The following text appears in the inaugural edition of Ding, a new magazine about the Internet and things, published by the Mozilla Foundation. Ding will be launched at MozFest in London on 27-29 October.
On a recent visit to @IAAC in Barcelona, I was charmed by their Smart Citizen platform that enables citizens to monitor levels of air or noise pollution around their home or business.
The system connects data, people and knowledge based on their location; the device’s low power consumption allows it to be placed on balconies and windowsills where power is provided by a solar panel or battery.
Smart Citizen is just one among a growing array of devices that can sense everything from the health of a tomato in Brazil, to bacteria in the stomach of a cow in Perthshire – remotely.
Low-cost sensing technologies allow citizens to assess the state of distant environments directly. We can also measure oil contamination in our local river with a smartphone. Thousands of people are monitoring the air they breathe using Air Quality Eggs.
This innovation is intriguing, but leaves a difficult question unanswered: Under what circumstances will possession of this data contribute to the system transformation that we so urgently need?
When we first posed that foundational question at our third Doors of Perception conference in 1995, when our theme was “Info-Eco”, ecological monitoring and remote sensing were the most popular scenarios to be proposed.
Twenty two years later, the proliferation of tools and platforms is glorious – but our journey is only half complete. Remote sensing and monitoring have turned not, on their own, to be agents of system change.
Or not yet. Twenty two years is not that long when compared to the scale of transformation we are embarked on.
Over centuries, our cultures have been rendered cognitively blind by a metabolic rift between people and the earth. Paved surfaces, and pervasive media – developed over generations – now shield us from direct experience of the damage we’re inflicting on soils, oceans and forests.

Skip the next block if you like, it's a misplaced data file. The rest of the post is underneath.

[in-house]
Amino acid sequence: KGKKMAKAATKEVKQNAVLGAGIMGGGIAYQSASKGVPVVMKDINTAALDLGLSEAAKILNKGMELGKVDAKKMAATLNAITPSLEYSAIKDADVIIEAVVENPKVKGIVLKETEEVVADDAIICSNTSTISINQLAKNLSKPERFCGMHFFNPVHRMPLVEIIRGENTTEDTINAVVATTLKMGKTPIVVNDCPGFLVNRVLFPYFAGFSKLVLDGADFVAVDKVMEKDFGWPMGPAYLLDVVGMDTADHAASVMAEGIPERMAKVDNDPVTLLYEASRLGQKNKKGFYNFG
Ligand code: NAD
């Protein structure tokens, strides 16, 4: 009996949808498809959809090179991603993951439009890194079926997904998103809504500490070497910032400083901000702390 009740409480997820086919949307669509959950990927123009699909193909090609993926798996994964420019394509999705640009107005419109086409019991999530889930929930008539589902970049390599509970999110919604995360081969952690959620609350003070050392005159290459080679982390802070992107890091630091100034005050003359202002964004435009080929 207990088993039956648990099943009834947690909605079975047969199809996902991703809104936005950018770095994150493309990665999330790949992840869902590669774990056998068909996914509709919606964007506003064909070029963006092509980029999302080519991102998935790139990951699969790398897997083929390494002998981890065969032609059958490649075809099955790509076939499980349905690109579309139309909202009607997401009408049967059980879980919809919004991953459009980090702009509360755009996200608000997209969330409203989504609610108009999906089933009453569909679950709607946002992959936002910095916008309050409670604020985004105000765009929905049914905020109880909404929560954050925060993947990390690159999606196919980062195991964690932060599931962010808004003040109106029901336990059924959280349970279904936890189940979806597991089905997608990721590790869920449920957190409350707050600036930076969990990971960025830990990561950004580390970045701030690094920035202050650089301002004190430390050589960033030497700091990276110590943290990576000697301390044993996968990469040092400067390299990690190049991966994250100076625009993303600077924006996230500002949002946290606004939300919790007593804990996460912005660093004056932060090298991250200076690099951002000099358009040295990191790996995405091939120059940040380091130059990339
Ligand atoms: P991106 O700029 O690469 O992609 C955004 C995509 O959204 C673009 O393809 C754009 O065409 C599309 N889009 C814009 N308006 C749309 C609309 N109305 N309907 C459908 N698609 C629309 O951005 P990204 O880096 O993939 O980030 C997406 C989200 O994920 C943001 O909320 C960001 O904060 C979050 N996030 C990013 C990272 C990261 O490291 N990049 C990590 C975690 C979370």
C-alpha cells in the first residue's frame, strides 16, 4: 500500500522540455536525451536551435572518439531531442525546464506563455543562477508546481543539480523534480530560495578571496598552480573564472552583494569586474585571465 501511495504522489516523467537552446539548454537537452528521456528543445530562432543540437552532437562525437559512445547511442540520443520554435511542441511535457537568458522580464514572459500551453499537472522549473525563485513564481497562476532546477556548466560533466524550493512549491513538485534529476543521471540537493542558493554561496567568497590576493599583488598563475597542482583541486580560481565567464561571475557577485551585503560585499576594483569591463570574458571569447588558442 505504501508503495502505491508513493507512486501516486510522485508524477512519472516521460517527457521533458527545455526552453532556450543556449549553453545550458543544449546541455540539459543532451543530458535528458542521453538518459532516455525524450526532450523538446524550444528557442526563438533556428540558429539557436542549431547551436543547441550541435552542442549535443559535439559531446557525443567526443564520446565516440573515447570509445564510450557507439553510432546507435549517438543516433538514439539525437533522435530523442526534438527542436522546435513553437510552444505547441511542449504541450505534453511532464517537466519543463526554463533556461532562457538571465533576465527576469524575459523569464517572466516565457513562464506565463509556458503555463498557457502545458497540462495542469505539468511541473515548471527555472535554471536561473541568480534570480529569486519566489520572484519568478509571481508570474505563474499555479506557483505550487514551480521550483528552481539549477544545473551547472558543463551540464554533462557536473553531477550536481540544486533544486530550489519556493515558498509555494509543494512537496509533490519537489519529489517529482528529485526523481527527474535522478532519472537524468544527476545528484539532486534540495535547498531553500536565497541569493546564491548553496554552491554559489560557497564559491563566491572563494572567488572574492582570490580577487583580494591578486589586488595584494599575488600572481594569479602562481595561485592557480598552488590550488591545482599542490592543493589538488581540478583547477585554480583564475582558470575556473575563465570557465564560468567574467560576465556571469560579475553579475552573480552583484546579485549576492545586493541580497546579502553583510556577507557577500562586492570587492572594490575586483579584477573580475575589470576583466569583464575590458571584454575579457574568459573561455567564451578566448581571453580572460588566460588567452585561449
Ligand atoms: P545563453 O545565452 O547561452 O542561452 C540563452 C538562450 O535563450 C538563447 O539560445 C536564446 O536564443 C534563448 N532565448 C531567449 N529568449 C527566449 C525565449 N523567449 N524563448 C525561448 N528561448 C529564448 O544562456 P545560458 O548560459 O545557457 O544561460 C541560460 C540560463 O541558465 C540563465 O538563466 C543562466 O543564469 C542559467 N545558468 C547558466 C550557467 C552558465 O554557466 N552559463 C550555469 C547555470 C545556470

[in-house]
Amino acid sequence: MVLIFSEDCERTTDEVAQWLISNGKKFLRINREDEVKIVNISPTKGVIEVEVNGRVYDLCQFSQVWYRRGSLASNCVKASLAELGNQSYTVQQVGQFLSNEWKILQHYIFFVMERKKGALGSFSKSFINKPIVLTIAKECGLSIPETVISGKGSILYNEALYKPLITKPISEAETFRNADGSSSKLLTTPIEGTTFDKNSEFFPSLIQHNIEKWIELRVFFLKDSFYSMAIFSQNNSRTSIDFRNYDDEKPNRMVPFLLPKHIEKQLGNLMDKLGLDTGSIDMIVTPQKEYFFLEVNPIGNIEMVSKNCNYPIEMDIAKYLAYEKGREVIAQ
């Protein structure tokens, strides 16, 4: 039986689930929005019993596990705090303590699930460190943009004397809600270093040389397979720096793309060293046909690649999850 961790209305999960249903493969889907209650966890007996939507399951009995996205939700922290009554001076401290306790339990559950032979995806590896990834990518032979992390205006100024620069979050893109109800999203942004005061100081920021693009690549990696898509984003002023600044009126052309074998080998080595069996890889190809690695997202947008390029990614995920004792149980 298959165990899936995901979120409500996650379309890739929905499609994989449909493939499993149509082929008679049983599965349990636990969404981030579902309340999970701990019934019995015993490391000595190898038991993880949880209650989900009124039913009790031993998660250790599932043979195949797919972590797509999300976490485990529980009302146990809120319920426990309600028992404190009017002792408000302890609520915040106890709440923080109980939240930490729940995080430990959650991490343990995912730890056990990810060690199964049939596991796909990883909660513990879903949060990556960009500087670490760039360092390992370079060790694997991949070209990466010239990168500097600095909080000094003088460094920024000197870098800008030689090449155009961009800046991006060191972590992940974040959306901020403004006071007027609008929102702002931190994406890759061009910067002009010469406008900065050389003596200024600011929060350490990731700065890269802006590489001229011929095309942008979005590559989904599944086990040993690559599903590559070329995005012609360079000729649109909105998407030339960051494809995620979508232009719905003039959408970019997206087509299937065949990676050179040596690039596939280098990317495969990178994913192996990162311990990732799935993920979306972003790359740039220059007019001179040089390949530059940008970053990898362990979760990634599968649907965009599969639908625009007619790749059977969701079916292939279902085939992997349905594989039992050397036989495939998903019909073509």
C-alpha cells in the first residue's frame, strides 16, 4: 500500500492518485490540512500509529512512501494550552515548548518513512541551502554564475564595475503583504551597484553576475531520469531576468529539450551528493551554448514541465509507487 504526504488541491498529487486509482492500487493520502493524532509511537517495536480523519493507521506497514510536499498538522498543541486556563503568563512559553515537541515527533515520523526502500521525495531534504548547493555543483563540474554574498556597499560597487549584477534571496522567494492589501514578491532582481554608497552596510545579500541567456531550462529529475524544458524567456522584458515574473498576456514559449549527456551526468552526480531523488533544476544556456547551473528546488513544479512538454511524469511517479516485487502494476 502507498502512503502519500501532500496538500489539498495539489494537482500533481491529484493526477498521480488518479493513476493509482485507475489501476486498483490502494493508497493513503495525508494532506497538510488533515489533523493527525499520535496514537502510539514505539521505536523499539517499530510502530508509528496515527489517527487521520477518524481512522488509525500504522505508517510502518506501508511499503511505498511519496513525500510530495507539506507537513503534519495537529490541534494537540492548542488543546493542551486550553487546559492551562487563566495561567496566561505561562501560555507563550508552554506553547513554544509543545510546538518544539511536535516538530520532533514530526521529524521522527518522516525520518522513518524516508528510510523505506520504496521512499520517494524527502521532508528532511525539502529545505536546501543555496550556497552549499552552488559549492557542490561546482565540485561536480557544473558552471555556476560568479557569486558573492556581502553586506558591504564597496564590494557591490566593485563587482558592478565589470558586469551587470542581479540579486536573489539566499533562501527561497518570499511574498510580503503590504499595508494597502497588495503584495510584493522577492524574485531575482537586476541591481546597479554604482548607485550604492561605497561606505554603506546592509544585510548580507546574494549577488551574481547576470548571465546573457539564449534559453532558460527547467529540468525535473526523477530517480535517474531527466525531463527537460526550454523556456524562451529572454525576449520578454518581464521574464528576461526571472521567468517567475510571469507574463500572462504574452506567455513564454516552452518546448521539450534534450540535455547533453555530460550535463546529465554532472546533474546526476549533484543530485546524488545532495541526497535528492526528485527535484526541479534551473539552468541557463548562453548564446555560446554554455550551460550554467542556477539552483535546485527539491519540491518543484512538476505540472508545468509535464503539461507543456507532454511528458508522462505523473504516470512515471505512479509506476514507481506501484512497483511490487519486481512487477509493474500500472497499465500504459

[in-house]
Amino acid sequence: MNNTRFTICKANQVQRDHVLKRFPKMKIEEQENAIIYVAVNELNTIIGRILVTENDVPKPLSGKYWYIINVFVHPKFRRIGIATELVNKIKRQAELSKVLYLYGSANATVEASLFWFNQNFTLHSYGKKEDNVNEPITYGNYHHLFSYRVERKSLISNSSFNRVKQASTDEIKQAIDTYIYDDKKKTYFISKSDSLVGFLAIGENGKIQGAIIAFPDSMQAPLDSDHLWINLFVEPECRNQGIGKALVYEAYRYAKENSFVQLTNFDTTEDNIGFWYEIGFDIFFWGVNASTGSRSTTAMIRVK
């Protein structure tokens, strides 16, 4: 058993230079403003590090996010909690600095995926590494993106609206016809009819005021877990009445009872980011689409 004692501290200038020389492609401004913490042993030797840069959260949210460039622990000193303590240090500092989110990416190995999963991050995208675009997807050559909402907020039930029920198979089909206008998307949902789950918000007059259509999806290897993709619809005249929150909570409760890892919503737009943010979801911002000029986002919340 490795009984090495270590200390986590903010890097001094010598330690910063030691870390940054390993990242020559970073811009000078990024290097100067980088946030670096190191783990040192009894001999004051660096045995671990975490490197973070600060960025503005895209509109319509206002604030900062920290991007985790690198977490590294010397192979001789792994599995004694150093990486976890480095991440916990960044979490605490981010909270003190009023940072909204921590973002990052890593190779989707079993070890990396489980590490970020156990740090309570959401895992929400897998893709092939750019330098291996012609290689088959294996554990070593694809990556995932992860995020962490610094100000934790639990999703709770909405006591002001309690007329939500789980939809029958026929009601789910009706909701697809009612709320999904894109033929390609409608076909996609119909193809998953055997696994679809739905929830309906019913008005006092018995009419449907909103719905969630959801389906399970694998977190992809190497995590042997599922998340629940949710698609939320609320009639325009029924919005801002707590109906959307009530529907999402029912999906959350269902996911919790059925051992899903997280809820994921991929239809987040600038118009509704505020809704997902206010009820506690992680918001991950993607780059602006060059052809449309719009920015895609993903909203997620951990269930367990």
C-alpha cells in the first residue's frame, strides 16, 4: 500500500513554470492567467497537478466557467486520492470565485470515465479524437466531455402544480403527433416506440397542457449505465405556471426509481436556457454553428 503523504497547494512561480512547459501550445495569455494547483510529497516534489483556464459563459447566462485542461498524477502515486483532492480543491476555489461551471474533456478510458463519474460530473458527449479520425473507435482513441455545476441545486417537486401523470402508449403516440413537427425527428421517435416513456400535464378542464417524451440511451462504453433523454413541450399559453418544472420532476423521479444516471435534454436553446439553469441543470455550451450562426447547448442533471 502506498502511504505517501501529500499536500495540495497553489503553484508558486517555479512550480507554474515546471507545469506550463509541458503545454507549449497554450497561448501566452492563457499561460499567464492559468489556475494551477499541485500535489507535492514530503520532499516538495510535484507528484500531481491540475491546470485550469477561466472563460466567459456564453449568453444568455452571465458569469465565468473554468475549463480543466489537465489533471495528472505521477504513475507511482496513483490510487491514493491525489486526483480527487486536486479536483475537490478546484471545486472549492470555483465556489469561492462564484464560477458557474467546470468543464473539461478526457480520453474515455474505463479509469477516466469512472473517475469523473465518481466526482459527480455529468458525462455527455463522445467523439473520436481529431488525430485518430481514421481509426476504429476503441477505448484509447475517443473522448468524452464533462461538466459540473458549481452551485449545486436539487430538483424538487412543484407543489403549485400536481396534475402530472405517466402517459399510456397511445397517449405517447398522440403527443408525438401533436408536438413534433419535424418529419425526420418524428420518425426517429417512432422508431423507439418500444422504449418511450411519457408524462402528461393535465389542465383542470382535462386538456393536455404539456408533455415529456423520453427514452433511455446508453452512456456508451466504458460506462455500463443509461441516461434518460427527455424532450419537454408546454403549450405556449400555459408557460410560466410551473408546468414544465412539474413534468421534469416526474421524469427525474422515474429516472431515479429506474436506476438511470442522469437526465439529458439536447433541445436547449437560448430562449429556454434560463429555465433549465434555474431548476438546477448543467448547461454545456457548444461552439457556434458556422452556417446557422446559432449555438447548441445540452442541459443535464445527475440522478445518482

This metabolic rift explains how we’re able put the health of ‘the economy’ above all other concerns. We invest immense effort and resources in a quest for speed, perfection and control but, because we inhabit an abstract, digitally diminished world, we’re blind to the true costs of our activities.
The energy we use is literally invisible. The destructive impacts caused by resource extraction are usually felt by other people, somewhere else.
For the philosopher John Zerzan our planet-wide dissociative mental state began when we placed language, art, and number above other ways of knowing the world. Every representation, he argued, both simplifies, and distances, earthly reality. Our reliance on data underpins a concept of progress in which embdied, analogue local knowledge is downgraded and often disregarded.
We once knew better. For much of human history, the idea that the world around us is ‘vital’ was literally common knowledge. Greek philosophers known as ‘hylozoists’ made no distinction between animate and inanimate, spirit and matter. Roman sages thought likewise.
In his epic work On The Nature of Things, the poet Lucretius argued that everything is connected, deep down, in a world of matter and energy. Chinese philosophers, too, believed that the ultimate reality of the world is intrinsically connective; in the Tao, everything in the universe, whether animate or inanimate, is embedded in the continuous flow and change.
Buddhist texts, too, evoke a universe that’s in a state of ceaseless movement and connection. And as recently as the seventeenth century, in Europe, the Dutch philosopher Baruch Spinoza conceived of existence as a continuum, an inseparable tangle of body, mind, ideas and matter.